EDUCATION – NEW DEVELOPMENTS

Compiled by Anne Samson

President Kikwete talks to science pupils at Versity Secondary School - Photo State House

In September 2011 the Uwezo report on Education was released. This compares education in Tanzania, Kenya, Uganda and Rwanda. The report compared pupil ability in English, Swahili and Mathematics. Tanzania did not fare too well on pupil ability – most standard 7 pupils operating at standard 2. However, access to education in Tanzania is easier than in the other countries. Many of the education announcements in the subsequent months have been in response to the issues raised in this report.

A new pass mark for Form II National Examinations will be introduced in 2012, although in November 2011 it was not clear whether the mark would be 21, 25 or 30. A new pass mark for Standard IV exams was also being contemplated. These changes are intended to “improve them [exams] and make them more competitive” (Daily News, 5 Sep 2011).

The move to single text books has been started. Government has already selected two textbooks per subject for primary Standards I-V and a single science textbook for secondary education. Minister for Education and Vocational Training Shukuru Kawambwa has said that these books will be used for a trial period of 3-4 years. Selection for other subjects is currently under way. The importance of books was reinforced by Vice President Dr Mohamed Gharib Bilal at the opening of the book festival when he “challenged teachers to build a culture of reading books” and added that “students must read various text and reference books to improve in studies” (Daily News, 23 Nov 2011).

Primary education – big changes proposed
In November, a proposal was put to Parliament to change the structure of primary education. This would involve making one year of preprimary education compulsory and, in effect, removing Standard VII. Ministerial policy analyst Calistus Chonya explained: “This means one year for nursery school, six years for primary education, four years for ‘O’ level secondary education and two years for ‘A’ level secondary education. … A child reaching five years must attend nursery school and start Standard One at the age of six years. Talented, gifted and slow learners will be developed accordingly.” (Daily News, 13 Nov 2011).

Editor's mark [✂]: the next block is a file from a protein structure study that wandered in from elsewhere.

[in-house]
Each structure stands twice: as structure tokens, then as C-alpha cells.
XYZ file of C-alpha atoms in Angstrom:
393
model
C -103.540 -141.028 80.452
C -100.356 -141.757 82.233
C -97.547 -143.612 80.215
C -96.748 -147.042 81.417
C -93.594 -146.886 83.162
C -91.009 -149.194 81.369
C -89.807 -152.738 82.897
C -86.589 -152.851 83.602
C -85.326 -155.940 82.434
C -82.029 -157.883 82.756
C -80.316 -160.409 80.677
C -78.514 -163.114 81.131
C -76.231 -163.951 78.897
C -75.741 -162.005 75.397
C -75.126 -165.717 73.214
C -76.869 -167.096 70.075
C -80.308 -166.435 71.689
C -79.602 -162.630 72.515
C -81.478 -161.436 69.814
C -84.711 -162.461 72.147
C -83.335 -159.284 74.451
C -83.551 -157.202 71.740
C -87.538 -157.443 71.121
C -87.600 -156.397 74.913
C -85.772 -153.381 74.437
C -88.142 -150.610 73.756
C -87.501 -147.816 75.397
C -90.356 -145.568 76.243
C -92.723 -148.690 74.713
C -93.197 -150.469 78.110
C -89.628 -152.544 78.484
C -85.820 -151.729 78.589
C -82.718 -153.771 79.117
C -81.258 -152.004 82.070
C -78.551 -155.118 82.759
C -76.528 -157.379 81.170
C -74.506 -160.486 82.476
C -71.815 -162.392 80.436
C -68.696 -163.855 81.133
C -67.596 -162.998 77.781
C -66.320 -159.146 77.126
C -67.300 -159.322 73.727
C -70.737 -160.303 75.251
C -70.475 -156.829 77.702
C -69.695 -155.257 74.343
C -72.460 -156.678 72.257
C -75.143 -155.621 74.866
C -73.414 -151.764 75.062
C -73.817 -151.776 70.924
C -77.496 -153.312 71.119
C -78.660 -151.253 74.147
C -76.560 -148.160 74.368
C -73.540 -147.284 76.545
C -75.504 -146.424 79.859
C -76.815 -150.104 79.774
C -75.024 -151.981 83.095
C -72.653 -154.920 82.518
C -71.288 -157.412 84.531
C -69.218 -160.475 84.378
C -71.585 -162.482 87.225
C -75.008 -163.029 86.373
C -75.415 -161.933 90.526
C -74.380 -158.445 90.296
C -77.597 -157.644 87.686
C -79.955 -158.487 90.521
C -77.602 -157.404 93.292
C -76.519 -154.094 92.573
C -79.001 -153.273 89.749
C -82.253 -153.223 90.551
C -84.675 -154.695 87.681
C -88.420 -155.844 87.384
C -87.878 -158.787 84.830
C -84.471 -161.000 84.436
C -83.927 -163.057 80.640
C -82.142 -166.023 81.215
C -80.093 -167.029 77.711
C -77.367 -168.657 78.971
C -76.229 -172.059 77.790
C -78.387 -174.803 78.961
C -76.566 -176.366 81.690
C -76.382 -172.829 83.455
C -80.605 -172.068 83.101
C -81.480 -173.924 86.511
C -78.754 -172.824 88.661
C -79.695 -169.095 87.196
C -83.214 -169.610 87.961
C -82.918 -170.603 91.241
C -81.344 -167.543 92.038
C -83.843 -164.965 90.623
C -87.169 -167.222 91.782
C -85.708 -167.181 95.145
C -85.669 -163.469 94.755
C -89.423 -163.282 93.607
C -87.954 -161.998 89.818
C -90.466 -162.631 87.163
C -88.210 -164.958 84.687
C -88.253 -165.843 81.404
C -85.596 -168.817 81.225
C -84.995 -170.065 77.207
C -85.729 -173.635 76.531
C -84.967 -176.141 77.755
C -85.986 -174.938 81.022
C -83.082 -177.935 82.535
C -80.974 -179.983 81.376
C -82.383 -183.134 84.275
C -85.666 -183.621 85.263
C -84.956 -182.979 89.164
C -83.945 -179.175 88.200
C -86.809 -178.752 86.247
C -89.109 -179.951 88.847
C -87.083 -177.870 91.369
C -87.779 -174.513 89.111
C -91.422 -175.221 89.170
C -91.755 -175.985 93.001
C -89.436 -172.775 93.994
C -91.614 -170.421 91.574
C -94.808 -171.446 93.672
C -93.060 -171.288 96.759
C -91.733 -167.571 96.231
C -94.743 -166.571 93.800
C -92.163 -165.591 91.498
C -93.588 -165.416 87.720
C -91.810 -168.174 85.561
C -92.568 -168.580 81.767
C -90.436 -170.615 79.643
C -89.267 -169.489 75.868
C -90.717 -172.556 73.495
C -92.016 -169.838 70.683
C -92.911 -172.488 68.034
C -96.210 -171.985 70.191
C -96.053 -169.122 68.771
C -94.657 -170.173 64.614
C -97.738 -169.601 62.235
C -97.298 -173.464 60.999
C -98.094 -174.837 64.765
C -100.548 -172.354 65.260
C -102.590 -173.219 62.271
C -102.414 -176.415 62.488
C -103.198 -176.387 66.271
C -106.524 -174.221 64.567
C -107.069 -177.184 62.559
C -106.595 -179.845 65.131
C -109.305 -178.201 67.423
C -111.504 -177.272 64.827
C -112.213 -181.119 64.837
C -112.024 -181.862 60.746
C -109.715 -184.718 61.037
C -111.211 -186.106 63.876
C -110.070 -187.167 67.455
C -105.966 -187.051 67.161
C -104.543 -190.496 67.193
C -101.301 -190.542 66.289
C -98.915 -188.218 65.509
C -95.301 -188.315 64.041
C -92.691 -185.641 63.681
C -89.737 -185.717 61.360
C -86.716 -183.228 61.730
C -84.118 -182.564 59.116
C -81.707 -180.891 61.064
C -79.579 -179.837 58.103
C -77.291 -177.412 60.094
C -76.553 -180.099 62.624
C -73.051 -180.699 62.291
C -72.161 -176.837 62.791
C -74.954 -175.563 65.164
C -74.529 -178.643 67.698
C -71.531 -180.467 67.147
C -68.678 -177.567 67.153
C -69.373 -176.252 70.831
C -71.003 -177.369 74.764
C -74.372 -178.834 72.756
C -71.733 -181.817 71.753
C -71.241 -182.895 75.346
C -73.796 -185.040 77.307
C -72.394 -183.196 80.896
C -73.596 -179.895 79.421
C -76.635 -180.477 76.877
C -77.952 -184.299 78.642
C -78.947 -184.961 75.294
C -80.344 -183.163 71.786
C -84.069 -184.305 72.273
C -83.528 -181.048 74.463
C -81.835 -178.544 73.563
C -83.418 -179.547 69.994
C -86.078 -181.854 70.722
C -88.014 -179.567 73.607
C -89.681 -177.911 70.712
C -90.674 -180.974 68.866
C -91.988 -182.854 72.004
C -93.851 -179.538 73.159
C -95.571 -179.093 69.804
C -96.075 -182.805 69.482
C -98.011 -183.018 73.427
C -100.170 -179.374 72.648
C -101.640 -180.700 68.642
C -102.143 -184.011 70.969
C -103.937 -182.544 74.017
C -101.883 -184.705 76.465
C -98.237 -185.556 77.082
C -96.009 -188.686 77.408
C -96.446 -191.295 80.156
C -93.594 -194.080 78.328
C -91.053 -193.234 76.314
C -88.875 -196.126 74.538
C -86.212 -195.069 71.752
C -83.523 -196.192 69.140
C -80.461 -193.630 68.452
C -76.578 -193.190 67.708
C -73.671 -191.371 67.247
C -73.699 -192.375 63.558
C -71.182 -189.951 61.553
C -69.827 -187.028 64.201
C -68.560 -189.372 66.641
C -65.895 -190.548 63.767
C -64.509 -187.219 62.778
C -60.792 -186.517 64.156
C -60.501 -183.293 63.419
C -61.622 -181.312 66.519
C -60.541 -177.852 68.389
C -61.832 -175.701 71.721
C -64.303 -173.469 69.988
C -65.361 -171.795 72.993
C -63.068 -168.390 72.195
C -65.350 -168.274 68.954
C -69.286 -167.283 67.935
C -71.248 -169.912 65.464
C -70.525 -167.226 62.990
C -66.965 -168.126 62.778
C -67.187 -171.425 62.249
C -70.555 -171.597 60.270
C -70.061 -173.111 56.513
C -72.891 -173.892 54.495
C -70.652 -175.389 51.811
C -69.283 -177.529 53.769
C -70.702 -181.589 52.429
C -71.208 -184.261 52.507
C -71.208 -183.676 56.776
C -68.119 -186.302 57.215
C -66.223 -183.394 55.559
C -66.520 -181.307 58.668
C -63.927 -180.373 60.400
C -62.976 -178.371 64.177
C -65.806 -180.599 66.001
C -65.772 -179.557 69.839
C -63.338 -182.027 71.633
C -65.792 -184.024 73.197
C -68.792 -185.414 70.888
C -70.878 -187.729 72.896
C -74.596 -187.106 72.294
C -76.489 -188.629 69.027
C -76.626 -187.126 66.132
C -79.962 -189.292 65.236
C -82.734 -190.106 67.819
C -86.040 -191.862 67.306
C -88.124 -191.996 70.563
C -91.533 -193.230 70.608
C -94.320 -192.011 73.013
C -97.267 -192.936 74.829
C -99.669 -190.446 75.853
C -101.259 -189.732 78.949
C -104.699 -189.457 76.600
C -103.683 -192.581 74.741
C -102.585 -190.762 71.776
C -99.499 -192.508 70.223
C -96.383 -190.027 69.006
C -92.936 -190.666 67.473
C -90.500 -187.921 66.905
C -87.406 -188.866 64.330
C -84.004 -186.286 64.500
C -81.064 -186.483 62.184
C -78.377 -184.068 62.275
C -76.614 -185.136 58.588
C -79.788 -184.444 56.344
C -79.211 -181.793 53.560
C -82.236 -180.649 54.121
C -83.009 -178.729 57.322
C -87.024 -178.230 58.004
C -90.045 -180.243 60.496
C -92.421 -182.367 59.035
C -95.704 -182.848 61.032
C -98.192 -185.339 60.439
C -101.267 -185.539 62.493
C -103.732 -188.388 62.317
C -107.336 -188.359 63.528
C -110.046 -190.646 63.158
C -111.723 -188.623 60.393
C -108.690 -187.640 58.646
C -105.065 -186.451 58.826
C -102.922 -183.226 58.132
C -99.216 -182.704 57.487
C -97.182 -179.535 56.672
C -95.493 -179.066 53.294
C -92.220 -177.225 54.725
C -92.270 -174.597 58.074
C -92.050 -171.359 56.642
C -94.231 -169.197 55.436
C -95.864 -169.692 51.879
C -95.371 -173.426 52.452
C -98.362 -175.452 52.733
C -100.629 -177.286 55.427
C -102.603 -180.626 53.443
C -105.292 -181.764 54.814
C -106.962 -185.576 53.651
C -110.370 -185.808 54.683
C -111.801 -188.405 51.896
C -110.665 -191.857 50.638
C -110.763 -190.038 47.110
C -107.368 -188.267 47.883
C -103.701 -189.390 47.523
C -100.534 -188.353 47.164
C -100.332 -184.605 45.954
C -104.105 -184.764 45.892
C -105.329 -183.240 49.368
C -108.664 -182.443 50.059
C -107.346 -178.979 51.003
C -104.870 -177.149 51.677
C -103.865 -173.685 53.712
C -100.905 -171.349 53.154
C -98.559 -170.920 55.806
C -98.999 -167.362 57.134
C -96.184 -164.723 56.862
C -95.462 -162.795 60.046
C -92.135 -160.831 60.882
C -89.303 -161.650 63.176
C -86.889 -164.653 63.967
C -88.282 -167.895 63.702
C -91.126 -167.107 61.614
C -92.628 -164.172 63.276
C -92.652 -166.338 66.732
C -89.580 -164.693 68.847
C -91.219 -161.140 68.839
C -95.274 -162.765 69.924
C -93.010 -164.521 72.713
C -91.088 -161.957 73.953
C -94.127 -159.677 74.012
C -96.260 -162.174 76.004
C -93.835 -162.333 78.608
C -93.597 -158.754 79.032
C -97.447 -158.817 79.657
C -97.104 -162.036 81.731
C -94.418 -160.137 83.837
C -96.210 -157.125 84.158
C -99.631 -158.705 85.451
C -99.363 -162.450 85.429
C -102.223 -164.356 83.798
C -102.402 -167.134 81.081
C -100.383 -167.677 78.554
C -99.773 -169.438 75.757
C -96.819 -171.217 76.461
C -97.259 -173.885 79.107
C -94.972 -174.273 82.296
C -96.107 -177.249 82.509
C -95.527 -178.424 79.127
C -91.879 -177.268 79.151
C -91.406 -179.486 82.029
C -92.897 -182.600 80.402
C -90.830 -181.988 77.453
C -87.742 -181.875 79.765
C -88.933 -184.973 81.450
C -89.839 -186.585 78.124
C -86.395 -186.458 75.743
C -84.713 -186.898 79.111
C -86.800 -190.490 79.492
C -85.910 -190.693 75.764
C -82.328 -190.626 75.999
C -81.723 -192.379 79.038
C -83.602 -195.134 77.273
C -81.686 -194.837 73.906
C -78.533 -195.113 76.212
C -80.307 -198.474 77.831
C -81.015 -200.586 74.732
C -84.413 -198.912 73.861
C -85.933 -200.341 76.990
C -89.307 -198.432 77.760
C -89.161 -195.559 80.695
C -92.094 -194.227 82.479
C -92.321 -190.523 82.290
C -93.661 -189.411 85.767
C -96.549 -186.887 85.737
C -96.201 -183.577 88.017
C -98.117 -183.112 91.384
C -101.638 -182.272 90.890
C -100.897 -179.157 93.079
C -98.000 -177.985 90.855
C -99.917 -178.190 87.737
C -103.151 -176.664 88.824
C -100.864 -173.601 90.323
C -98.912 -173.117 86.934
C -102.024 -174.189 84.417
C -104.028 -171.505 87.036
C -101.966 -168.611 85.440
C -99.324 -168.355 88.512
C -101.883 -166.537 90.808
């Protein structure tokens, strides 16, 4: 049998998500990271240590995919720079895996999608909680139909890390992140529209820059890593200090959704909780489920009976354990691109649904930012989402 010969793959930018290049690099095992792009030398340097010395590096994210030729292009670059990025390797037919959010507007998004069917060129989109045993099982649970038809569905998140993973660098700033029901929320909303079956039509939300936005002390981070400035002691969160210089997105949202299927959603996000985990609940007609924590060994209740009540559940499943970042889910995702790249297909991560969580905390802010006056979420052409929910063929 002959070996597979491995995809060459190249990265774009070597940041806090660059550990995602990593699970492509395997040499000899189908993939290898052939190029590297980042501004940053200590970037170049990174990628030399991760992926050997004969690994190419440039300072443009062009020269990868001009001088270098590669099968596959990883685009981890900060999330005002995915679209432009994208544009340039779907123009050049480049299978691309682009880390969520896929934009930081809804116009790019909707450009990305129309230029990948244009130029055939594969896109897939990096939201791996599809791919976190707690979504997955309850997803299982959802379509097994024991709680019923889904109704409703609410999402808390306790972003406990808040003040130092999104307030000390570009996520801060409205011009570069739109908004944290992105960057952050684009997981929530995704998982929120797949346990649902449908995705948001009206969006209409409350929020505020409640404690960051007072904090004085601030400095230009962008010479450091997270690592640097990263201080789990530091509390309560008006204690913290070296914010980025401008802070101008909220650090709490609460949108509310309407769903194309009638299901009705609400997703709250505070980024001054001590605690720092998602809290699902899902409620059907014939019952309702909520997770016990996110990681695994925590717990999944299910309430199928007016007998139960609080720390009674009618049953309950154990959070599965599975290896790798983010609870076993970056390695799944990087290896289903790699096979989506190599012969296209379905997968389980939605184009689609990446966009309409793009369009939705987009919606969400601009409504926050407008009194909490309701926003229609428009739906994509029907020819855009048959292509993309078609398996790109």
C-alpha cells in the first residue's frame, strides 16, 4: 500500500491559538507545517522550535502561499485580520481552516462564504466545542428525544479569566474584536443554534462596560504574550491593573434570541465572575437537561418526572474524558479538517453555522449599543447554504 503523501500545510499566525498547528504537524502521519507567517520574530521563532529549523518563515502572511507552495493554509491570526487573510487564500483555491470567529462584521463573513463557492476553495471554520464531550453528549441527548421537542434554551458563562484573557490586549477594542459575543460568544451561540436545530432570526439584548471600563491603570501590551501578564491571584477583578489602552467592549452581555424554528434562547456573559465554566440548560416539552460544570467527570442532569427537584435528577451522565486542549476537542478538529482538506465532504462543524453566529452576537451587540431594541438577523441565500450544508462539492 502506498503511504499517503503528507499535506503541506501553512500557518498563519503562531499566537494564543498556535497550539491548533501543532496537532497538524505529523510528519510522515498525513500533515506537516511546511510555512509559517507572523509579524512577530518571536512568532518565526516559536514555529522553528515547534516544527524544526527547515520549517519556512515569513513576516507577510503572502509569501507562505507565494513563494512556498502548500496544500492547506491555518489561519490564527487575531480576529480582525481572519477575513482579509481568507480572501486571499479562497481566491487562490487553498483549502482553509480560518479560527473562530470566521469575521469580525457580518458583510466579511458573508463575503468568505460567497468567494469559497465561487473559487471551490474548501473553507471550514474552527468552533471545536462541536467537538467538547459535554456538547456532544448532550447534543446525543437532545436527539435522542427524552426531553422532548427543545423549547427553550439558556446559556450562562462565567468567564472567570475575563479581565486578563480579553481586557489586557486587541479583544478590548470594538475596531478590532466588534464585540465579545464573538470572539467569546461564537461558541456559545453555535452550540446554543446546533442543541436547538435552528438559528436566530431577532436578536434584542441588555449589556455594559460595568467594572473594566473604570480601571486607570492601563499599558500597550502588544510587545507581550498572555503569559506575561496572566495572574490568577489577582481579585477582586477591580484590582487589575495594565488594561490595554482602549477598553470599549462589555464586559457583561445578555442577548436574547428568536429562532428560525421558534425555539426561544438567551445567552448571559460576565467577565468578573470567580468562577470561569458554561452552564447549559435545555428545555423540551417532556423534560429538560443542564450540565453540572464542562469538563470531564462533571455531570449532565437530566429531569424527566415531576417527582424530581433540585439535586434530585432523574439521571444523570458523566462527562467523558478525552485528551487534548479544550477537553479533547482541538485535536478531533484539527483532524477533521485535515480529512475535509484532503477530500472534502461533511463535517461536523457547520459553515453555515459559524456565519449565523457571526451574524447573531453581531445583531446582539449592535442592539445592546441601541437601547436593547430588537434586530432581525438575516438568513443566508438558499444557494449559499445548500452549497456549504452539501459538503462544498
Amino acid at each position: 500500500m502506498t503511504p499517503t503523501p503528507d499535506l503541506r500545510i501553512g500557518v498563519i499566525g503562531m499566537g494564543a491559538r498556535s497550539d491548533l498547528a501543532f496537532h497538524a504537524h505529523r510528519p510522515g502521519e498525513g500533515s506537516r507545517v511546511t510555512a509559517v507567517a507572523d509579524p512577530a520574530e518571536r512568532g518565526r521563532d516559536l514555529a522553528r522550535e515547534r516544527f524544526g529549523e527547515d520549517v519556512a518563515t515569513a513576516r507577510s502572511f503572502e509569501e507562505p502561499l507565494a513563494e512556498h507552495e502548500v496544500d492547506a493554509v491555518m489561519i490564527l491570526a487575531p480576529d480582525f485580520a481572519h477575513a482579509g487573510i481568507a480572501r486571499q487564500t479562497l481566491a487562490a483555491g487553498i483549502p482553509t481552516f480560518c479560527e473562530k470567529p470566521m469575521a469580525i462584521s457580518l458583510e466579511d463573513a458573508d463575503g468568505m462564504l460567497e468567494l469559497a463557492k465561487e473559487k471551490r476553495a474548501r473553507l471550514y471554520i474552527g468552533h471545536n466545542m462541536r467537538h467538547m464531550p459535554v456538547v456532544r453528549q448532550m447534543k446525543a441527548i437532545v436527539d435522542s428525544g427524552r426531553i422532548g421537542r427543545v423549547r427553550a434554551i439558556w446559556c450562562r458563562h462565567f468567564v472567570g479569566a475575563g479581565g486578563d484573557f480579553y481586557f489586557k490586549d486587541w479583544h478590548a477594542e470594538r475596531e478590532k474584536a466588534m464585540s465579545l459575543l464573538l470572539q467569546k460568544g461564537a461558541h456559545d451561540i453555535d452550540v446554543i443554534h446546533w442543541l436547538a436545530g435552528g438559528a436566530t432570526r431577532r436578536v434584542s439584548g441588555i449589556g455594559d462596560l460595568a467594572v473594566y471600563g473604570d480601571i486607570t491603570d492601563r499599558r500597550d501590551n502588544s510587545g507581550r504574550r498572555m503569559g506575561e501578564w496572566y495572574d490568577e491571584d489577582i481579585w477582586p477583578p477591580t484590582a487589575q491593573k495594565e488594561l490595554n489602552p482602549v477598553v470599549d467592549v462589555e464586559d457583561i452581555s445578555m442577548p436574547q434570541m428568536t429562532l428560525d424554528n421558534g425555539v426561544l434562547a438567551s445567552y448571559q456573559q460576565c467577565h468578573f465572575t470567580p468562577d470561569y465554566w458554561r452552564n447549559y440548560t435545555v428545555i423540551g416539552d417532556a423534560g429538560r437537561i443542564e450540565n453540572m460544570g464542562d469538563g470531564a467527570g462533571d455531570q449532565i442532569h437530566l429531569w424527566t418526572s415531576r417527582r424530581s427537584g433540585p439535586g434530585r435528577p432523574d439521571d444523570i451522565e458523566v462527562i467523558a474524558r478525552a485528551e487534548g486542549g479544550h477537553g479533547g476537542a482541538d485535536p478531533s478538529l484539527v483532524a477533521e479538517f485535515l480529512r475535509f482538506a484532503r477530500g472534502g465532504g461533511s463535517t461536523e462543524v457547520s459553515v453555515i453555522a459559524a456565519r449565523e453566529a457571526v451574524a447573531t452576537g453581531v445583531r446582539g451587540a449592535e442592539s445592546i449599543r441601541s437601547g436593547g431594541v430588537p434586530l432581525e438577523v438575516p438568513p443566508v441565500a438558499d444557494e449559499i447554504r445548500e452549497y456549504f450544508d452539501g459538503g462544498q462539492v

Nursery school education would be a full day and free meals would be available. Swahili would be used as the medium of education in nursery schools and Swahili and English in primary and secondary schools. Other proposals included opportunities to enable girls who had missed out on education due to pregnancy to catch up and a review of the curriculum to ensure a smooth flow between primary and secondary school.

It was also hinted that continual assessment during the academic year could influence a student’s final grade. Distance learning would be more formalised and there would be greater alignment and harmonisation of curriculum and cost in higher education institutions . Local authorities will need to source funding to support education more fully, including the setting of school fees.

The proposals were challenged by a number of politicians opposing the reduction of primary education by one year. In addition, groups such as Twaweza, the Economic and Social Research Foundation, Ford Foundation International and the Foundation for Civil Society voiced concerns at the proposed changes, noting that the quality of teaching needs to be addressed to have a positive impact on education (The Guardian & Daily News).

The Ministry of Labour and Employment called on educational institutions to teach students skills and entrepreneurship to help reduce unemployment. The announcement coincided with the launch of the German Foundation for World Populations (DSW)’s three year “Working together for Decent Work” initiative.

Over 88% of teachers who sat exams in 2011, including the Grade A Teacher’s Certificate and Diploma in Secondary Education examinations, passed. However, there is concern that only 42% of students who applied for teacher training places in government and private teacher training colleges were accepted. Government is working to pay teachers’ pay arrears, depending on the level of available funding and verification of individual claims.

Funding for higher education
Provisional registration loans are being withdrawn, while interest of 6% on student loans has been introduced. According to academics, this is having a negative impact on Tanzania’s position as an ‘education hub’. They have called for a review of the funding of higher education (Daily News).

Dr Anne Samson is the education advisor to a small education NGO in Kilimanjaro Region where she has been supporting a whole school development programme in state primary schools for the past six years.

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